Basilio (Alejandro Diaz), left, watches as Kitri, (Alexandra Kochis), dances with Don Quixote portrayed by Steven Annegarn, center, and The Gypsy Girl, (Eva Trapp), right, in the first scene of the second act of "Don Quixote" at the Benedum.
By Jane Vranish / Pittsburgh Post-Gazette
Good humor and chivalry reigned side by side as Pittsburgh Ballet Theatre brought its 2013-14 season to a close with the ballet romp "Don Quixote."
Considered one of the most popular full-length classical ballets, this work stands out for its virtuosic dancing designed to excite the audience, something easily accomplished Friday at the Benedum Center.
But a full-length ballet makes its greatest impact as a package. PBT artistic director Terrence Orr switched gears to the Houston Ballet production, with Thomas Boyd's impressive scenery, including an inviting village and a dominant windmill, Judanna Lynn's color-coded costumes -- perhaps overdone but still richly rewarding -- and Christina Giannelli's atmospheric lighting.
Aside from a few off notes in the brass, the orchestra charged through Ludwig Minkus' sunny score, one of the most tantalizing in the classical ballet repertoire. Conductor Charles Barker brought out the best in the dancers, changing tempo at the drop of a hat to support various technical challenges. It was a real asset to the performance.
This ballet is not all about the title character, played by Steven Annegarn, and his sidekick Sancho Panza (Kurtis Sprowls), but about a chapter in his search for the perfect woman. Here the Don comes upon a village and Kitri, the daughter of the innkeeper, along with her romantic interest, Basilio, a poor barber.
The dancers took full advantage of these elements, especially in the first act. It was well-nigh perfect, from Alexandra Kochis' opening leap, filled with brio, as the spirited Kitri. Ms. Kochis has had a recent awakening that began in the company's "3x3" at the August Wilson Center. It could be that her pairing with Alejandro Diaz, here playing Basilio, has revealed a new dimension in her.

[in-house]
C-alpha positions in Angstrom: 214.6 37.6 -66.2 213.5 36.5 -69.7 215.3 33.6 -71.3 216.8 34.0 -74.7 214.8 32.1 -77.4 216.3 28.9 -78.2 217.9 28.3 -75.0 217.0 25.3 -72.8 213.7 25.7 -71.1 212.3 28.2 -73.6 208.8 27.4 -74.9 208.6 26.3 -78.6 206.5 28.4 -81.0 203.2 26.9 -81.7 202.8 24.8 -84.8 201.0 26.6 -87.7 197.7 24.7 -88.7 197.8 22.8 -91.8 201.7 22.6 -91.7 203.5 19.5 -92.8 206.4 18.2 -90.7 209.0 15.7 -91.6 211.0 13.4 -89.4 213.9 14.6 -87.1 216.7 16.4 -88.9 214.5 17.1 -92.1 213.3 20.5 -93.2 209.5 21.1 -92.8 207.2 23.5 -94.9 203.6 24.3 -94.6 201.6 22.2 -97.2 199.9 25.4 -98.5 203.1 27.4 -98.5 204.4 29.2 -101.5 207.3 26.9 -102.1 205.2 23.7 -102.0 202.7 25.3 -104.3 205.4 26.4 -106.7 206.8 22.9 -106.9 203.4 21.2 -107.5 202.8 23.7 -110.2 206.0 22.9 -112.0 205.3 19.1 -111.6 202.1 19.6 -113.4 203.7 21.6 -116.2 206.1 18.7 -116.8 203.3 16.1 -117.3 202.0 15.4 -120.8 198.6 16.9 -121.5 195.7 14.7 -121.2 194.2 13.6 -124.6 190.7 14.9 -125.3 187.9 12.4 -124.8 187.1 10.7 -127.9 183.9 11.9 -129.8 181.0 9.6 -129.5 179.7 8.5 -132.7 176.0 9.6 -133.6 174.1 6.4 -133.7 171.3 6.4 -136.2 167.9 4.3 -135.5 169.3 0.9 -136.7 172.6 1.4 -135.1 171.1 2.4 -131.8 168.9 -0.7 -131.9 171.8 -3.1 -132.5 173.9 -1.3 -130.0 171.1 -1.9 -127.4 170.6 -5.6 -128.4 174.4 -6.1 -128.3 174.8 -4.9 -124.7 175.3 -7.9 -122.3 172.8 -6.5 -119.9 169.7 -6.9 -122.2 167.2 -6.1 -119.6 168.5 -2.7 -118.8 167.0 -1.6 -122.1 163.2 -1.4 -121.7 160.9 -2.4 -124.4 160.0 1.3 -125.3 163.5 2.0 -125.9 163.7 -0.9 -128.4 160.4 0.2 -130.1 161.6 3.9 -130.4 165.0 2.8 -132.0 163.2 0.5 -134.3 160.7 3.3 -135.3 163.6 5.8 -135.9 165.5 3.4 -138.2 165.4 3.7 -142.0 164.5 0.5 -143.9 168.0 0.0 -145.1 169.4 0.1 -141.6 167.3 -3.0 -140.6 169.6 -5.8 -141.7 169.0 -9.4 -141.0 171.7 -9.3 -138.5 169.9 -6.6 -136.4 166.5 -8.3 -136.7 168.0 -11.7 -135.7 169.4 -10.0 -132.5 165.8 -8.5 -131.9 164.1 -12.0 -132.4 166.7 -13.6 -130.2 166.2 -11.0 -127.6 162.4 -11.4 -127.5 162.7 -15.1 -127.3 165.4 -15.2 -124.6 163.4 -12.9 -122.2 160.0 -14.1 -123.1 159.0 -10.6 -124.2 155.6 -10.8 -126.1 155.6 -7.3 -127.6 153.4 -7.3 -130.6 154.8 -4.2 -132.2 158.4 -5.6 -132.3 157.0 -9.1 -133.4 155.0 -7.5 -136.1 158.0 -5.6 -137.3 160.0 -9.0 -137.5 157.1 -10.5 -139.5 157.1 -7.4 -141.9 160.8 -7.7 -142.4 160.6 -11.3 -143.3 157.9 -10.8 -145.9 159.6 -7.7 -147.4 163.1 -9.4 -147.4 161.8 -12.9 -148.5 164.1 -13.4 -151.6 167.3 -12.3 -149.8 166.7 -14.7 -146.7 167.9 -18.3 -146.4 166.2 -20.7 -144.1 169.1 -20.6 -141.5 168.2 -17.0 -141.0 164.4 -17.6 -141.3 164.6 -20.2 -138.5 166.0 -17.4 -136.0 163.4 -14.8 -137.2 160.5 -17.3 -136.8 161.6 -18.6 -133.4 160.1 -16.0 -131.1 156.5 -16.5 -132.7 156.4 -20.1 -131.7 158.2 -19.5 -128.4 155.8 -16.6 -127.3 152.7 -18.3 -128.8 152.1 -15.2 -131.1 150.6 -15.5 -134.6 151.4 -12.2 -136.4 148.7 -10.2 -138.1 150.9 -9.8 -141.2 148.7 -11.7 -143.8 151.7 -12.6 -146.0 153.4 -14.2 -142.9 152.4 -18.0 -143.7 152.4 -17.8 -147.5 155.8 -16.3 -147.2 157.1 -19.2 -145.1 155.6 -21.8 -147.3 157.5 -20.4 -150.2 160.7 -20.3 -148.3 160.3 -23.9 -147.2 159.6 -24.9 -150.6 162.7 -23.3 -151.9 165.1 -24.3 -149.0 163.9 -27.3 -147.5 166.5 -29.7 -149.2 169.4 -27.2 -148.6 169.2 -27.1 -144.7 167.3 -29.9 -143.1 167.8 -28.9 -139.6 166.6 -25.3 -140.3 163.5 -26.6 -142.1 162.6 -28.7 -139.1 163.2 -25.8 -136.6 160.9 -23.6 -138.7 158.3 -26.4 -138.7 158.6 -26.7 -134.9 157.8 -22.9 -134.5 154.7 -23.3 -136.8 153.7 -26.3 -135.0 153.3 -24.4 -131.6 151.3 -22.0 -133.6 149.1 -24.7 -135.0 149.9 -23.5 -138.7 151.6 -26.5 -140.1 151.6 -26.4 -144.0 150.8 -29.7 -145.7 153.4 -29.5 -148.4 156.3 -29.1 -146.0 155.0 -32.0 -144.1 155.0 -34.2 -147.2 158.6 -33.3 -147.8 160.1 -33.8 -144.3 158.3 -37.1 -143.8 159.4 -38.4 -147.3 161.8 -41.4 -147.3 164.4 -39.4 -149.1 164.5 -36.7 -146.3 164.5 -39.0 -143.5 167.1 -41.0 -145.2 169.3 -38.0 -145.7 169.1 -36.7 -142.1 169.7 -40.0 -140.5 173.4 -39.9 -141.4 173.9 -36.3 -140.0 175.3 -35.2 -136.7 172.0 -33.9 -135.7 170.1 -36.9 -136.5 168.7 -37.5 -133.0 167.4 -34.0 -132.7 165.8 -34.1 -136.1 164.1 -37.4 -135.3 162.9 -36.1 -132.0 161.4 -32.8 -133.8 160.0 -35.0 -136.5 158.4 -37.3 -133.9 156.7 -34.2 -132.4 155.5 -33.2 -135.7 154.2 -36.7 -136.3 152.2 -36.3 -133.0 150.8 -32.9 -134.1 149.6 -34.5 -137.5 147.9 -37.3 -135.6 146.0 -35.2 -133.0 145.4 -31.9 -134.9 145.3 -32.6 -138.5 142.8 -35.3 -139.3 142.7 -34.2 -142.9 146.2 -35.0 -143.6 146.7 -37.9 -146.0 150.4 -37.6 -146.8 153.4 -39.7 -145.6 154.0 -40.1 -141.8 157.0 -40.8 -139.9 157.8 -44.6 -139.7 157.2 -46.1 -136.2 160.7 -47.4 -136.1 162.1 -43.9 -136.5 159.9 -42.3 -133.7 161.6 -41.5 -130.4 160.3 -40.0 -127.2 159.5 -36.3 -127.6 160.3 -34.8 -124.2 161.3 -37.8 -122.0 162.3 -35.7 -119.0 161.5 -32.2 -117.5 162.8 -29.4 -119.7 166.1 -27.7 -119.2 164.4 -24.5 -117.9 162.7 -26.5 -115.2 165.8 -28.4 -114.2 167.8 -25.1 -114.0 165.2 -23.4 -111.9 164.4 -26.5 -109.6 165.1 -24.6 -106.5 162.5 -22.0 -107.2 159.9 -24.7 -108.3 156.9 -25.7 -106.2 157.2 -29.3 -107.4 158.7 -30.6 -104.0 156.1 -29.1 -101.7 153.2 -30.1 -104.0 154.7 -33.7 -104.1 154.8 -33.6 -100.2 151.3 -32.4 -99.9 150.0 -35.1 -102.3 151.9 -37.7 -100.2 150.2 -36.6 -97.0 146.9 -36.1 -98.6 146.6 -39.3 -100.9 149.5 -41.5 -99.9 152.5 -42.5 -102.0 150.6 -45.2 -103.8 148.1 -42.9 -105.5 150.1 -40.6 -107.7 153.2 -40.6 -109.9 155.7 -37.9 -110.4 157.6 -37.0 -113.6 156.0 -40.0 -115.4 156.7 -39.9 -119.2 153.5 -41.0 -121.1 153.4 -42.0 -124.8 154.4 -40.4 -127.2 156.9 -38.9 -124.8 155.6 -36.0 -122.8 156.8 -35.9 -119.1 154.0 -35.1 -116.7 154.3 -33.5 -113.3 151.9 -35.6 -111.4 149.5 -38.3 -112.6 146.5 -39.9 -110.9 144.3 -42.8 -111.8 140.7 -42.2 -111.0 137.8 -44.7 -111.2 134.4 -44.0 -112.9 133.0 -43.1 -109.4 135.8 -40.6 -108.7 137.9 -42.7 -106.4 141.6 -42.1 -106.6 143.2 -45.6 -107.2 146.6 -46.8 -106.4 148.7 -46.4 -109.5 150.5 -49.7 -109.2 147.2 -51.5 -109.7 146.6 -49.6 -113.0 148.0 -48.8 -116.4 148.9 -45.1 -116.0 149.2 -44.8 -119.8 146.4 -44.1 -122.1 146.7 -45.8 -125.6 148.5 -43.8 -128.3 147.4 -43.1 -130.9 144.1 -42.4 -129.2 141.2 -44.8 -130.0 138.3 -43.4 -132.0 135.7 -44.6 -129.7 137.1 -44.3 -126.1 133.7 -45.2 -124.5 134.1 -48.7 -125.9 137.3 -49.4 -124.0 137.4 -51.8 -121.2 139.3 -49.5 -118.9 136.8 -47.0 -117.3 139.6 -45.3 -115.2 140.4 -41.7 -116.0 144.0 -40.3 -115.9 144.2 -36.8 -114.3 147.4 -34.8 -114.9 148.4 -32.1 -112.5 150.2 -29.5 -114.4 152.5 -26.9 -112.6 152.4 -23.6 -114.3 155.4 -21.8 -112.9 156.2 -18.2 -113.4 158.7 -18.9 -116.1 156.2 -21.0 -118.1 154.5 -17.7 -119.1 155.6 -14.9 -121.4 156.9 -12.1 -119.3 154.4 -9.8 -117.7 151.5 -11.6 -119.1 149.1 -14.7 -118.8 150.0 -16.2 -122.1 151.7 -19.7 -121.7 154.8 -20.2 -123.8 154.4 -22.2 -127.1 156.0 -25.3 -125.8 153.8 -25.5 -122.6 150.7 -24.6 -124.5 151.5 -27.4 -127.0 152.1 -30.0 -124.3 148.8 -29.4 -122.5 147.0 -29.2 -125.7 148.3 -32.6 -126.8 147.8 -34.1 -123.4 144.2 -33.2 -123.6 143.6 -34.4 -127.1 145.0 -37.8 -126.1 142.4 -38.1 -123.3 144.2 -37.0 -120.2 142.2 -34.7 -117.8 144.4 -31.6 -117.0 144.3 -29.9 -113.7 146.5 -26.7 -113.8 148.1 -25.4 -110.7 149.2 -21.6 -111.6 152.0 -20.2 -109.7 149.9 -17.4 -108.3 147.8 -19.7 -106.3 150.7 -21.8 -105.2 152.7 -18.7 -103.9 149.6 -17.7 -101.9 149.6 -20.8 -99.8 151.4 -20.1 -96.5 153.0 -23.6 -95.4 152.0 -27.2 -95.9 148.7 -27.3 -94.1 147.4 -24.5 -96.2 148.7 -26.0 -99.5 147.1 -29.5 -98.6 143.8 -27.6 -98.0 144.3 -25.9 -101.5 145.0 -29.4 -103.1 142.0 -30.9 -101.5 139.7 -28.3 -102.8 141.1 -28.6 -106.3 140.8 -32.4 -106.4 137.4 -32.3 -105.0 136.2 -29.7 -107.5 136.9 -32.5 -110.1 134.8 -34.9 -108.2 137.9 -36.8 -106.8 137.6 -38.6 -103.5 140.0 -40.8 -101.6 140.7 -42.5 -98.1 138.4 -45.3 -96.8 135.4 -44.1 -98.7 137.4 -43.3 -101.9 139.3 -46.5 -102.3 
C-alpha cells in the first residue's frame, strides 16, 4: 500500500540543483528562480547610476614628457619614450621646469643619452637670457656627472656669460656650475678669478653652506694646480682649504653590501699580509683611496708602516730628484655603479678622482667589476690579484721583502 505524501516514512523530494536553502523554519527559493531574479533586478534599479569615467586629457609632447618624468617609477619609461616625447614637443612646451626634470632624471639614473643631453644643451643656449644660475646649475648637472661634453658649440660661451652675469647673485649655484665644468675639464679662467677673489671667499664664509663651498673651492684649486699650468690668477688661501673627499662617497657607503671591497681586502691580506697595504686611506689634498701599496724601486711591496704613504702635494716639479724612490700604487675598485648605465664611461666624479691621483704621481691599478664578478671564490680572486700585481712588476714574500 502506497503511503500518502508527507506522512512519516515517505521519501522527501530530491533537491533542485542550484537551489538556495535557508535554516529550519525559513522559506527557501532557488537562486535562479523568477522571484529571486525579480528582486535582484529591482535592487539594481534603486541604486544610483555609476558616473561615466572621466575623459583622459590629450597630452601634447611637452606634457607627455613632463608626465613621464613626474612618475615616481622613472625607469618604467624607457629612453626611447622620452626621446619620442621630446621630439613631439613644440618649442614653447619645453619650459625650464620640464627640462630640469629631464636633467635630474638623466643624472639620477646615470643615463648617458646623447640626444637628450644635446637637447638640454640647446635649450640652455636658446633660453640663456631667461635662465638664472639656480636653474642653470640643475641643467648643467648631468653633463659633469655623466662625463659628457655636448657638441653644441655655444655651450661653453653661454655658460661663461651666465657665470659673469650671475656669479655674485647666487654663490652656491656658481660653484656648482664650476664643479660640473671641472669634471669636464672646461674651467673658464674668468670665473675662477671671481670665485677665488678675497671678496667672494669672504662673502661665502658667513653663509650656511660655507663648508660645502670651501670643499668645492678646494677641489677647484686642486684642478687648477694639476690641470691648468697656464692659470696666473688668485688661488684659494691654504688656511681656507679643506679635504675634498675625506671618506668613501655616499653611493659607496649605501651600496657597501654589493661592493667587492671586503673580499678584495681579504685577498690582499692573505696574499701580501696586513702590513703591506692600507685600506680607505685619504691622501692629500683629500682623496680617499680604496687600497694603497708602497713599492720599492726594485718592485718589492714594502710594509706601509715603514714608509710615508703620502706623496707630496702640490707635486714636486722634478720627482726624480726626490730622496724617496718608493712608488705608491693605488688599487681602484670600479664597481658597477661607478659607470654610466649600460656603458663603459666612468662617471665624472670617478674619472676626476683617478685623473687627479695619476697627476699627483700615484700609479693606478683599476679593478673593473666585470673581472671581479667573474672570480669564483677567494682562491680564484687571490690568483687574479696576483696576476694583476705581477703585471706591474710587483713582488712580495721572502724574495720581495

The two have a real connection -- he, at 6 foot 4, is suave and protective of her, and the petite ballerina responds with confidence and perhaps a sense of exhilaration from his rocket-propelled lifts. At any rate, she has taken her stage presence and technique to a new level, and Mr. Diaz gave a strong debut in a bravura role teeming with speedy turns and jumps usually given to shorter men.
The second act moved to a gypsy camp where Eva Trapp stood out for her uninhibited movement. It set the stage for the Don's dream sequence, much like a sorbet, and featuring a piquant Amour (JoAnna Schmidt).
Nurlan Abougaliev was all flair and flourish as Espada, garnering the biggest applause of the night, and leading an impressive contingent of matadors. Elysa Hotchkiss as Mercedes was at her best in the upright focus of the first- and third-act solos, less so in the second, where the looseness of her head softened the phrasing too much.
The third-act wedding contains perhaps the most famous of all pas de deux, one that is a regular at ballet competitions all over the world. Despite a few flaws, Ms. Kochis and Mr. Diaz had already captured the audience, allowing the ballet to come to a climactic ending.
The performance was dedicated to longtime PBT conductor Akira Endo, who died April 3 in Boulder, Colo. In addition to his bold trademark "Nutcracker" jackets, he left behind another legacy, having edited new editions for some of the company's classic ballets, including "Don Quixote."
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